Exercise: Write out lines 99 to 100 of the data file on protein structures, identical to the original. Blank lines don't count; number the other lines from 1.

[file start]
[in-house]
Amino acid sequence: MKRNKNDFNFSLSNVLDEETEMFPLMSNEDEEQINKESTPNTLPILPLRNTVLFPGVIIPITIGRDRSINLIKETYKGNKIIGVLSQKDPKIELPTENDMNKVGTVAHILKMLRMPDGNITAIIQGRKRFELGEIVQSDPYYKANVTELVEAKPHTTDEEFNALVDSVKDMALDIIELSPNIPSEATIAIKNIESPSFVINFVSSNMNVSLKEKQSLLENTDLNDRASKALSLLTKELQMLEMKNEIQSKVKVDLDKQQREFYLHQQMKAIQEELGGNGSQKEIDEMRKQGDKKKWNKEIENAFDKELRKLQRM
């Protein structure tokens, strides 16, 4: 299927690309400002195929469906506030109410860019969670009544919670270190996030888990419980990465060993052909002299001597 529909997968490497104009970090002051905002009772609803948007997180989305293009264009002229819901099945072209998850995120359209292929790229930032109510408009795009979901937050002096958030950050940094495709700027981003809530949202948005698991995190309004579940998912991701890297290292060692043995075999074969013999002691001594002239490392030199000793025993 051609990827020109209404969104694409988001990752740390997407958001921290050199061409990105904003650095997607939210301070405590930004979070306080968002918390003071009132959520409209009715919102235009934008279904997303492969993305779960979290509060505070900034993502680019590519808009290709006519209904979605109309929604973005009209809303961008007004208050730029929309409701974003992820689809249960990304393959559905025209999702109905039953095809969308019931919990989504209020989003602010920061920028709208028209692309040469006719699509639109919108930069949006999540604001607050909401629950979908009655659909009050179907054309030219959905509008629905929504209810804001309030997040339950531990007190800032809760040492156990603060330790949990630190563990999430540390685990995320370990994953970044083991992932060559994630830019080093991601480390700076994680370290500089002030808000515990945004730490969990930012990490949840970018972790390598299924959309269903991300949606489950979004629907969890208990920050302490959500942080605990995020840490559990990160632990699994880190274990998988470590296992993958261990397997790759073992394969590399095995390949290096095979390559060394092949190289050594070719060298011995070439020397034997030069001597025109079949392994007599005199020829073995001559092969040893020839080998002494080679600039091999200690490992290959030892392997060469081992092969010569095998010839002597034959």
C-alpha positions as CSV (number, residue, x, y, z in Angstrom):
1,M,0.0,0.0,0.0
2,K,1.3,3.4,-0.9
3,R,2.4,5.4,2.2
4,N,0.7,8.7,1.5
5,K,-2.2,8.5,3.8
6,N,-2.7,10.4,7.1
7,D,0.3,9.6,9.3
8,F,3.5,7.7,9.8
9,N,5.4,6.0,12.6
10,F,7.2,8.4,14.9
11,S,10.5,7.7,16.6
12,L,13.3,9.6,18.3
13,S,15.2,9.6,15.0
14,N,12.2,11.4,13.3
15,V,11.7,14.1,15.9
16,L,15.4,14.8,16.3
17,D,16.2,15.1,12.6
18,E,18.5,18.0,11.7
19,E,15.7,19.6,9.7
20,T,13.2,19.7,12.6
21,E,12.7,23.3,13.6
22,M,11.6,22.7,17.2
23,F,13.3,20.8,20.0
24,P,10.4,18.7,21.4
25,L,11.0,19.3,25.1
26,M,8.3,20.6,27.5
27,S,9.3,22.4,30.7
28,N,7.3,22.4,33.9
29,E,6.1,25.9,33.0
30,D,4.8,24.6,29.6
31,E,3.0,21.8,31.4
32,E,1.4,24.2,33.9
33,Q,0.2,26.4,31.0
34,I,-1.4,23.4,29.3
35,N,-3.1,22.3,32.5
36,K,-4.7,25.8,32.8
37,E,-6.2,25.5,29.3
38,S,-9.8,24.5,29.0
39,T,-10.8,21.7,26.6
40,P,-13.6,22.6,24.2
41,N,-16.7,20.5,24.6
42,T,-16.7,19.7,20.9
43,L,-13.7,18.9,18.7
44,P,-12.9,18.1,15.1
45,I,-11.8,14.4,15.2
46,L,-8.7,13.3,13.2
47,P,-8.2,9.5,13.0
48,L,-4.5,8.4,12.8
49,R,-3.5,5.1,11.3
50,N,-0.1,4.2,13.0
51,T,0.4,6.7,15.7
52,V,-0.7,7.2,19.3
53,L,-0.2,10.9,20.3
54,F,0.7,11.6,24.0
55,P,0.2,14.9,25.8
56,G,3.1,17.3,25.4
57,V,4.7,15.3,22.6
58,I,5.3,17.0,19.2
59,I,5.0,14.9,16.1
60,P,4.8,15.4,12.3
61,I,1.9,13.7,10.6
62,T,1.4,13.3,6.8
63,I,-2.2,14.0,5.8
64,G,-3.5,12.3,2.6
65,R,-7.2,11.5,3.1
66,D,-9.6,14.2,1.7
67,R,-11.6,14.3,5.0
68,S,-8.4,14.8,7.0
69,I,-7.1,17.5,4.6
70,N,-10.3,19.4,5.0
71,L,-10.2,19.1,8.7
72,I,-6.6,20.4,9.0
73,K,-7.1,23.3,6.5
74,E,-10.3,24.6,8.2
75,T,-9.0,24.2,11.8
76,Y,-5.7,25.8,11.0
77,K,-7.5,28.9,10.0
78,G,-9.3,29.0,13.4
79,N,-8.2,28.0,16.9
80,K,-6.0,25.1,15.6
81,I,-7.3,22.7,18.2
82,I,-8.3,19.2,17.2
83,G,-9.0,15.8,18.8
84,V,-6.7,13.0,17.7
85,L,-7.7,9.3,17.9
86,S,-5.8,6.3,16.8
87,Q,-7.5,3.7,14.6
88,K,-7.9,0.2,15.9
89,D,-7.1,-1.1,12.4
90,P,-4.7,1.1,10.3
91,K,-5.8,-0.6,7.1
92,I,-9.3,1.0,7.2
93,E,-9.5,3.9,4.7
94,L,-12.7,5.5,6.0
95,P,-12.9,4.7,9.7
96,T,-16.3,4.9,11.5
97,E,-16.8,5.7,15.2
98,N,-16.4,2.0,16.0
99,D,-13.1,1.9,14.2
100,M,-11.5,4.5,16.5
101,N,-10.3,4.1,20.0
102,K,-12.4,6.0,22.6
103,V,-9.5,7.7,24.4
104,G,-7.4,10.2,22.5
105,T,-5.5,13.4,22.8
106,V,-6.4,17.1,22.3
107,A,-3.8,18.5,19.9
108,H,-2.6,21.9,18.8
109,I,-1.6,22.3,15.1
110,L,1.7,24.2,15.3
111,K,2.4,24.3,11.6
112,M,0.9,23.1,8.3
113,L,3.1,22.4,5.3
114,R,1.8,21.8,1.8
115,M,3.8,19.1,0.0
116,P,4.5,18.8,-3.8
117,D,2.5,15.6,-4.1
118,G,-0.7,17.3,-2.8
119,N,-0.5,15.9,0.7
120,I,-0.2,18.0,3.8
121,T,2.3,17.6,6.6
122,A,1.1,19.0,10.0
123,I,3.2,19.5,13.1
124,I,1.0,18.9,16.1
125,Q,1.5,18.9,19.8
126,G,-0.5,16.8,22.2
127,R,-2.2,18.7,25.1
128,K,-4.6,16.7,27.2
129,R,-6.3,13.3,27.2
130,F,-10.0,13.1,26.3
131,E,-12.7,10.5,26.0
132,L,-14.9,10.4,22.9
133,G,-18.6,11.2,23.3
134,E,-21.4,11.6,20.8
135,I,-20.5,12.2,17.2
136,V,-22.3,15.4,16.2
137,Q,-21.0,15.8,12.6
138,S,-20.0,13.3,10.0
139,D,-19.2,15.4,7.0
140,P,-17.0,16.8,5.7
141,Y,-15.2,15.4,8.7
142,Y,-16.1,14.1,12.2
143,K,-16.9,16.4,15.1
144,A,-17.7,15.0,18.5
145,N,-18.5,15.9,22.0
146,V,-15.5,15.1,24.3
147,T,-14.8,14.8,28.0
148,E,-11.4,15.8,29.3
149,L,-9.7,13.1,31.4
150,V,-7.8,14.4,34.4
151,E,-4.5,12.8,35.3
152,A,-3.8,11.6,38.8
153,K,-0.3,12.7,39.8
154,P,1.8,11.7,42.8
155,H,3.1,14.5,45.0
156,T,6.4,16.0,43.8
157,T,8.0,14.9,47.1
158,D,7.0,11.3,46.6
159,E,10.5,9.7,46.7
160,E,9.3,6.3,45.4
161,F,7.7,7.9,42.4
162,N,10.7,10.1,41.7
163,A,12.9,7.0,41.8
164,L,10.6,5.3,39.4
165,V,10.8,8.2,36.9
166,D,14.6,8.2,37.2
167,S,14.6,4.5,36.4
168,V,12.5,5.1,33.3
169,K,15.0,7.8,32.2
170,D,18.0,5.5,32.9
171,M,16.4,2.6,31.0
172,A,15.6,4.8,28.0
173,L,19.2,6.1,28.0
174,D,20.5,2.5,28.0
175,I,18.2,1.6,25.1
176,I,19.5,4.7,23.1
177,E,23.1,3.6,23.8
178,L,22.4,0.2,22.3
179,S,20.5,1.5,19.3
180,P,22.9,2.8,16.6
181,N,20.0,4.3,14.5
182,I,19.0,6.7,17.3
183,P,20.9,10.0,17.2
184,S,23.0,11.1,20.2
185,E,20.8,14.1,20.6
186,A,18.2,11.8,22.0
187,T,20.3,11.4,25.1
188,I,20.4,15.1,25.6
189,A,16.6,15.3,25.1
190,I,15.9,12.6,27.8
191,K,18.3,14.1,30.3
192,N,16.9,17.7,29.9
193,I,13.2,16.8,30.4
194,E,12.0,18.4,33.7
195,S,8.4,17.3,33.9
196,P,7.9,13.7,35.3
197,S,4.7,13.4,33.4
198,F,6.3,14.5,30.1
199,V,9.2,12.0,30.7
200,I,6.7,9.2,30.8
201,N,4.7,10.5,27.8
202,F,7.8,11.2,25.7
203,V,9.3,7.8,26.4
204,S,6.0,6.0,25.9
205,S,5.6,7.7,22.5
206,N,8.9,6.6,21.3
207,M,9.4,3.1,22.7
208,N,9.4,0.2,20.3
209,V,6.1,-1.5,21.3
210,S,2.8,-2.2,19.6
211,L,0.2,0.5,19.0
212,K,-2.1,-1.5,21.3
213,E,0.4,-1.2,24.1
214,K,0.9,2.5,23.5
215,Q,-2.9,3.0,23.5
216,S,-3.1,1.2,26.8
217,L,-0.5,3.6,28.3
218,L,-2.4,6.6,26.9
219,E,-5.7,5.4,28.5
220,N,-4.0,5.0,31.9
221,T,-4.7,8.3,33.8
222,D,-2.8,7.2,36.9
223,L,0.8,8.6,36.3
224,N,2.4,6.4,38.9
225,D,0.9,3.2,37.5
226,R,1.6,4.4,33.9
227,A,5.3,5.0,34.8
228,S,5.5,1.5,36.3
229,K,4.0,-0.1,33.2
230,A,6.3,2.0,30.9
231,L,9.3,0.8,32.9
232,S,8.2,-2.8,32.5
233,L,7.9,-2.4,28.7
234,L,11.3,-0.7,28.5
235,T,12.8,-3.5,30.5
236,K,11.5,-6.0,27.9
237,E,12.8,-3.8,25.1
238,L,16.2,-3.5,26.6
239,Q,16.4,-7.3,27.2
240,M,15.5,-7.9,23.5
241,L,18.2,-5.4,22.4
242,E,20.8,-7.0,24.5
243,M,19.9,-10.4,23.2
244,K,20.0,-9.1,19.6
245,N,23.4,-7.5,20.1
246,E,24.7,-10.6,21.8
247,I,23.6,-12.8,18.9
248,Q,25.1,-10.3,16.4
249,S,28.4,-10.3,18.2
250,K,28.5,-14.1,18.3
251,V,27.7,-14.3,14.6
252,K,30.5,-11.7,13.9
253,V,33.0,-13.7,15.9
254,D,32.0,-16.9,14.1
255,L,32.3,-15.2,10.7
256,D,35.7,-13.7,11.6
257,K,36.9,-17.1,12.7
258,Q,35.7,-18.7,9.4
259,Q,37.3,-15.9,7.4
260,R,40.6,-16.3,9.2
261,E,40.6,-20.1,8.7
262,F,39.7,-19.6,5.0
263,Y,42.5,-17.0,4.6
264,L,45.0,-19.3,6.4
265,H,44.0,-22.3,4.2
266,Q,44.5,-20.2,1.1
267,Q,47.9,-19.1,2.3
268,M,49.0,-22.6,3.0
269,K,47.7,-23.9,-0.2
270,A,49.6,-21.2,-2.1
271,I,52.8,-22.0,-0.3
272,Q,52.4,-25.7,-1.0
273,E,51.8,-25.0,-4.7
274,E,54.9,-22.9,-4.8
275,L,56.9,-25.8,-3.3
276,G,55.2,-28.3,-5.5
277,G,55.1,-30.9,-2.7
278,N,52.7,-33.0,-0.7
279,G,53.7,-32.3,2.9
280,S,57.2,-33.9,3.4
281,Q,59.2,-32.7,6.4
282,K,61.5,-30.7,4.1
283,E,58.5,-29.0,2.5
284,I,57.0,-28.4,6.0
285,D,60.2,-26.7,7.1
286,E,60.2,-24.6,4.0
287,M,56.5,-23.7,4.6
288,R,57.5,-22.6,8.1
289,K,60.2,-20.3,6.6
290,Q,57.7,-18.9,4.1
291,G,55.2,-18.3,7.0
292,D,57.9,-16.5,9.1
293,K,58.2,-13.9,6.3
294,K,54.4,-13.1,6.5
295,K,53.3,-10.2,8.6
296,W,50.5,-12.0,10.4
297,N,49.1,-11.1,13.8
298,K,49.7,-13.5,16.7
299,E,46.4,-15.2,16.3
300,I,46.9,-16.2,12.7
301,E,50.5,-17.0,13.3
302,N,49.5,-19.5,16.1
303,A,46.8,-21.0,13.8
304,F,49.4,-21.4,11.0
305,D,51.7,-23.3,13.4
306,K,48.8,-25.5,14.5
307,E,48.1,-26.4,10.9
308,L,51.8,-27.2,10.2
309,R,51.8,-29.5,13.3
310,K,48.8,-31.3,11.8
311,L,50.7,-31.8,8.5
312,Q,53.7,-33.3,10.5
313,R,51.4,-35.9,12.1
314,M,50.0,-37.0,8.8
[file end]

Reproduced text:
95,P,-12.9,4.7,9.7
96,T,-16.3,4.9,11.5